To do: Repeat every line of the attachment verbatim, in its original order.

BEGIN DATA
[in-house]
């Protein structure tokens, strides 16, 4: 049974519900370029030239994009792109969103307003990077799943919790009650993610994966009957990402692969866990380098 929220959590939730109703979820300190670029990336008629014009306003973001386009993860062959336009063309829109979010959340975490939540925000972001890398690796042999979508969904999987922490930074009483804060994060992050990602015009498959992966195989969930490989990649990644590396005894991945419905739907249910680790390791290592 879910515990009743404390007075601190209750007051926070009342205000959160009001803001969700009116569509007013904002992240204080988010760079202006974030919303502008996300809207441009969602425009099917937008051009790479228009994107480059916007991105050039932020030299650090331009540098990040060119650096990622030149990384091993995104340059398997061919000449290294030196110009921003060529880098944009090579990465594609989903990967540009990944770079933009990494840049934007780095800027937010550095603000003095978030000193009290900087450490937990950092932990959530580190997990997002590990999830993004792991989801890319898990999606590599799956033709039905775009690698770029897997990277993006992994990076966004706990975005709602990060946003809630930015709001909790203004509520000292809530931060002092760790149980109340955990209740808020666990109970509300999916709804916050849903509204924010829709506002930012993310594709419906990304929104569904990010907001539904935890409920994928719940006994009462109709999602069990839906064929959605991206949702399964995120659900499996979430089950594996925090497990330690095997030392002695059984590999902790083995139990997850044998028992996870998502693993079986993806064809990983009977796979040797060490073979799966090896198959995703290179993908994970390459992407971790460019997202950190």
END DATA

[in-house]
């Protein structure tokens, strides 16, 4: 049974519900370029030239994009792109969103307003990077799943919790009650993610994966009957990402692969866990380098 929220959590939730109703979820300190670029990336008629014009306003973001386009993860062959336009063309829109979010959340975490939540925000972001890398690796042999979508969904999987922490930074009483804060994060992050990602015009498959992966195989969930490989990649990644590396005894991945419905739907249910680790390791290592 879910515990009743404390007075601190209750007051926070009342205000959160009001803001969700009116569509007013904002992240204080988010760079202006974030919303502008996300809207441009969602425009099917937008051009790479228009994107480059916007991105050039932020030299650090331009540098990040060119650096990622030149990384091993995104340059398997061919000449290294030196110009921003060529880098944009090579990465594609989903990967540009990944770079933009990494840049934007780095800027937010550095603000003095978030000193009290900087450490937990950092932990959530580190997990997002590990999830993004792991989801890319898990999606590599799956033709039905775009690698770029897997990277993006992994990076966004706990975005709602990060946003809630930015709001909790203004509520000292809530931060002092760790149980109340955990209740808020666990109970509300999916709804916050849903509204924010829709506002930012993310594709419906990304929104569904990010907001539904935890409920994928719940006994009462109709999602069990839906064929959605991206949702399964995120659900499996979430089950594996925090497990330690095997030392002695059984590999902790083995139990997850044998028992996870998502693993079986993806064809990983009977796979040797060490073979799966090896198959995703290179993908994970390459992407971790460019997202950190």